Indian Computer Science (CS) & Information Technology (IT) Academic Reform Activism Consolidated Blog Document

Poor software development skills Indian CS graduates - Google Search Results

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Poor software development skills Indian CS graduates - Google Search Results

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I felt it appropriate to share on this blog a mail I sent on December 27th, 2012 to the (Indian) Ministry of Human Resource Development, Ministry of Communication & Information Technology, UGC, AICTE and AIB-ITE heads (top academic administrators of the country) and Planning Commission Nodal officer. I also felt it appropriate to share that I received a prompt response from the office of a Minister of State from the Ministry of Communication & Information Technology, which was copied to all the other mail recipients of the original mail. The response acknowledged receipt of the mail and mentioned that the mail will be forwarded to another official in the same ministry for "his kind perusal and needful further action thereof". I have not had any further response from them so far (January 25th 2013).

I am quite happy that at least the mail was acknowledged by a Union minister of state's office. Hopefully it may result in some discussion/debate on the matter.

The mail was sent on December 27th, 2012 and its contents are given below:

Dear Gentlemen,

Teaching software development skills effectively to current and future generations of Indian Computer Science (CS) and Information Technology (IT) graduates is, in my humble opinion, vital for India's material/economic development. In fact, software has become so pervasive now that software development skills are becoming necessary for graduates of other streams like Bio-sciences/Bioinformatics, Physics, Chemistry, as well as, I presume, most, if not all, engineering streams (Electrical engineering, Civil engineering, Chemical engineering etc.)

However the current standards of teaching of software development skills in most of Indian academia are quite unsatisfactory.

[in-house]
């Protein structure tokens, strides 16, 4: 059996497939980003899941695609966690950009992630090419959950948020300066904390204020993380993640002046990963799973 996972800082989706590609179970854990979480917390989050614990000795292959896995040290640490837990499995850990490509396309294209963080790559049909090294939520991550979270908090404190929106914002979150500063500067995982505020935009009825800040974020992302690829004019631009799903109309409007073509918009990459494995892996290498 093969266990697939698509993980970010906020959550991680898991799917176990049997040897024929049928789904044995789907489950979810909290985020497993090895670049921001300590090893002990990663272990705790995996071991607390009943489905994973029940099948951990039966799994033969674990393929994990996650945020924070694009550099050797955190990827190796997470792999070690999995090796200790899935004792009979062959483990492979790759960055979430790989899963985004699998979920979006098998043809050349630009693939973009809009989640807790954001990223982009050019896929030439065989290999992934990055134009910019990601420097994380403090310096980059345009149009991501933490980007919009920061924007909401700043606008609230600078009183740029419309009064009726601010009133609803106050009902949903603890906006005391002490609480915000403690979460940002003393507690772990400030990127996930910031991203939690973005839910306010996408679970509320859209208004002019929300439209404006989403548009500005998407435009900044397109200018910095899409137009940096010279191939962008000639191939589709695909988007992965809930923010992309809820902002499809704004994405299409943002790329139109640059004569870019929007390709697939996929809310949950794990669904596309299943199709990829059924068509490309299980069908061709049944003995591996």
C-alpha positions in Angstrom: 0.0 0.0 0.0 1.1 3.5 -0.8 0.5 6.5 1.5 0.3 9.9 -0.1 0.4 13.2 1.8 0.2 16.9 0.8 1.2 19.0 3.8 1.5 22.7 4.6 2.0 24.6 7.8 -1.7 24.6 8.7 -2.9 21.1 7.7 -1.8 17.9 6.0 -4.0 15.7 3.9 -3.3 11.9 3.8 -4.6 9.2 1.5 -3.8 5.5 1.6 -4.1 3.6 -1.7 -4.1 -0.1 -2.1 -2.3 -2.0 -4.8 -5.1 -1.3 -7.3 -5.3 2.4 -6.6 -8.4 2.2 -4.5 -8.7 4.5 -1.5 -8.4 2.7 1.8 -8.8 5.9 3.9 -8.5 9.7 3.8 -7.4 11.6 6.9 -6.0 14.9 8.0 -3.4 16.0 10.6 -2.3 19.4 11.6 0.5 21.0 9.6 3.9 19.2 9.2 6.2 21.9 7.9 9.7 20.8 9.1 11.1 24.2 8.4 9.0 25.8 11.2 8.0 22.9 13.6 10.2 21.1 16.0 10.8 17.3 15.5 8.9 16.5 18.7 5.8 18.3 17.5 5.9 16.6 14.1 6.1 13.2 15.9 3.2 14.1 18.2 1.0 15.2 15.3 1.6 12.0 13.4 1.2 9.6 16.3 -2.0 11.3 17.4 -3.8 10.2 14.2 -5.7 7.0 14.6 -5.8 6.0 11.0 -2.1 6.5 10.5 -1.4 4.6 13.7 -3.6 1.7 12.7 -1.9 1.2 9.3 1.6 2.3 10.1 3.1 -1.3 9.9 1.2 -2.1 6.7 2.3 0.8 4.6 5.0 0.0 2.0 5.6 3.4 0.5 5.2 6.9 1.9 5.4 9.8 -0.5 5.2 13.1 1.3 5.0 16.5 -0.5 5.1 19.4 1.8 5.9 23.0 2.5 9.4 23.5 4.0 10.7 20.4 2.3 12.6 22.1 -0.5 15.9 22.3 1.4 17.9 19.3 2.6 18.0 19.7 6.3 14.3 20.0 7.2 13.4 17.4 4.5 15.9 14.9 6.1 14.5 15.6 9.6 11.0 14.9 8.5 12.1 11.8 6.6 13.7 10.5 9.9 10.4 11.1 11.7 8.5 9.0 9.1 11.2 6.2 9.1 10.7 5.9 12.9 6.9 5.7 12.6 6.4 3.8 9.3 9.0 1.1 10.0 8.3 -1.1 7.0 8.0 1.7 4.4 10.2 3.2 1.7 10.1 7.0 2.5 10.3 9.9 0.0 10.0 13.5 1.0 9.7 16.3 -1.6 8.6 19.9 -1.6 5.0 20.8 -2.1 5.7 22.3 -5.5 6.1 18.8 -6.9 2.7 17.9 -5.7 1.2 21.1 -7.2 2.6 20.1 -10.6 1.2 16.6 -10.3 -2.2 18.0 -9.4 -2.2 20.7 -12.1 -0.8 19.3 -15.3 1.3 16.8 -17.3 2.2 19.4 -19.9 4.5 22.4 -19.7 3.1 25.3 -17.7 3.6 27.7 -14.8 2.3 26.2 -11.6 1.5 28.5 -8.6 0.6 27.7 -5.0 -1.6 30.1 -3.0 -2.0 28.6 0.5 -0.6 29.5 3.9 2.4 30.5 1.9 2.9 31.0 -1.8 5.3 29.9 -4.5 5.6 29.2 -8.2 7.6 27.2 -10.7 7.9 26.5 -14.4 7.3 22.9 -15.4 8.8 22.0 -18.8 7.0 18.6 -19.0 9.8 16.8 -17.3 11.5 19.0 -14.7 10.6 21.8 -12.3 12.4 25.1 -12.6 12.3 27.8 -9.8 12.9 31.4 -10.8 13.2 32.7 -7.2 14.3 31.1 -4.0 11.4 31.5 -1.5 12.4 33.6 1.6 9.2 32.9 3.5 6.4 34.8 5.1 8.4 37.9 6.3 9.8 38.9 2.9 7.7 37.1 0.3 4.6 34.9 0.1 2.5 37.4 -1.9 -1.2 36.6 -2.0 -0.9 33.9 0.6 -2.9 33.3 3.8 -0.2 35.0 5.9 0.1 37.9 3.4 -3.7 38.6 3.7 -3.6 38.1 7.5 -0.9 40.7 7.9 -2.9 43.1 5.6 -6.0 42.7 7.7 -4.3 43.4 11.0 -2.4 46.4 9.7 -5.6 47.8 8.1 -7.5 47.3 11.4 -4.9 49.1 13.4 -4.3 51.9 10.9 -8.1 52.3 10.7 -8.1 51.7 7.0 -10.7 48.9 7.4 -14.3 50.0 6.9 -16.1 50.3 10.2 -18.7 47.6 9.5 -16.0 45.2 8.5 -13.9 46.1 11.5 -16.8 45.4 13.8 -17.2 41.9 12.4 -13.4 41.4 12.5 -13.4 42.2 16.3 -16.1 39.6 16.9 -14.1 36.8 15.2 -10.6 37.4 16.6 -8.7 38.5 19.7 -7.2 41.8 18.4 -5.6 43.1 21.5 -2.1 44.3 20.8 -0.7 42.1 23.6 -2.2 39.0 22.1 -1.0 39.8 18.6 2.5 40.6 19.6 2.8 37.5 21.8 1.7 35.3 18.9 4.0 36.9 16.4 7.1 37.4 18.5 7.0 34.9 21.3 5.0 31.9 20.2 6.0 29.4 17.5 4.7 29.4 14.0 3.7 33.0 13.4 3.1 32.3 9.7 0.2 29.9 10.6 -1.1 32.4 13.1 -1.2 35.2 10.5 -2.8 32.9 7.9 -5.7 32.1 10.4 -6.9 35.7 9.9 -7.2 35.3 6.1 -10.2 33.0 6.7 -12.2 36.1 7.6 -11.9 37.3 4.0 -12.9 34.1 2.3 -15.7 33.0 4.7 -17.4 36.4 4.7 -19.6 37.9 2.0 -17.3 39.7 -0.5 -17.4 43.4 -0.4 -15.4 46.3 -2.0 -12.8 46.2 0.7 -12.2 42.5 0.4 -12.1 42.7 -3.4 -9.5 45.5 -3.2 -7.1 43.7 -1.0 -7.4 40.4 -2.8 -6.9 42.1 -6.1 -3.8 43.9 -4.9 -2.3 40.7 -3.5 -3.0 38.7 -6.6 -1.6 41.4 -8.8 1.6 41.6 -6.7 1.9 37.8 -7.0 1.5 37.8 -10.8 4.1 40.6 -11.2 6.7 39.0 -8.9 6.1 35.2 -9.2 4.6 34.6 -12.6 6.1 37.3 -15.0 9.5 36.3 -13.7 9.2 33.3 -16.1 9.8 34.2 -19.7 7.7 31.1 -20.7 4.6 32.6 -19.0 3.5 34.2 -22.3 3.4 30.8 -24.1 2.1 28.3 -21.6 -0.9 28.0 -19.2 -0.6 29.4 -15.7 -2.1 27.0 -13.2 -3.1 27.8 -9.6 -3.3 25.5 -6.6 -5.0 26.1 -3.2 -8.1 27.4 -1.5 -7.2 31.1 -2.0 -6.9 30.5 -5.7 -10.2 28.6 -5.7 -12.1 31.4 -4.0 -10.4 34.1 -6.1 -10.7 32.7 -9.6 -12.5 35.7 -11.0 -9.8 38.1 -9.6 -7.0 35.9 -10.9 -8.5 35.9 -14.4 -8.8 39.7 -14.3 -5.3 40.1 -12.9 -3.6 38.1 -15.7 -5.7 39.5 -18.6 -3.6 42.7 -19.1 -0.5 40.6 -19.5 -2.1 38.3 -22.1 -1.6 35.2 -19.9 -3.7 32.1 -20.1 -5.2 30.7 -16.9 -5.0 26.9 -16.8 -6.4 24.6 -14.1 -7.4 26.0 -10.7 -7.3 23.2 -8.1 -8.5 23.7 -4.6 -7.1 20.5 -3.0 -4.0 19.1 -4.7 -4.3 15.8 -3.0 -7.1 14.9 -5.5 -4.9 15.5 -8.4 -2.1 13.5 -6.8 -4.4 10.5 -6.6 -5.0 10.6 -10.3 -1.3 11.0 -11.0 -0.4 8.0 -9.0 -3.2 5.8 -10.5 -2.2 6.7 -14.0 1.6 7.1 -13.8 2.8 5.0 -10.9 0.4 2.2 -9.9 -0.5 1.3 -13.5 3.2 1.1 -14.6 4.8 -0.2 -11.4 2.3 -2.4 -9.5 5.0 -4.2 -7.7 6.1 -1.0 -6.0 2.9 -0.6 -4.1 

Google search for 

poor software development skills Indian CS graduates
improve software development skills Indian CS graduates

gives my academic paper/article, "Improve the Practice of Software Development in India by Having a Software Development Career Track in Indian CS & IT Academia", as the first result.

As you gentlemen are very influential in formulating and implementing higher education and Information Technology policy for the whole of India I felt it appropriate to draw the above Google search results top ranking of my paper for the above terms, to your kind attention. Please note that a friend of mine who lives in the USA confirmed today that Google Search from a USA computer for the above terms gives the same top ranking result for my paper.

If you would like to read my paper (latest version dated 21st December 2012) hosted on the e-print facility of Cornell University, USA, you may please visit the (currently) top Google search result link for search terms mentioned above or the links given below:


[Of course, the Google search results ranking change over time and so my paper may lose its current top ranking for the above mentioned terms. But I presume it will retain this ranking for the next few days, at least.

Also note that the short description that comes below the search results has text (date) from the older version of the article but the result link takes one to the latest version of the article.]

For your reading convenience, I have also attached to this mail a copy of my paper.

Please note that the review remarks for my article by a noted international academic publication focused on CS education and my response to the same are provided in Appendix A of the paper.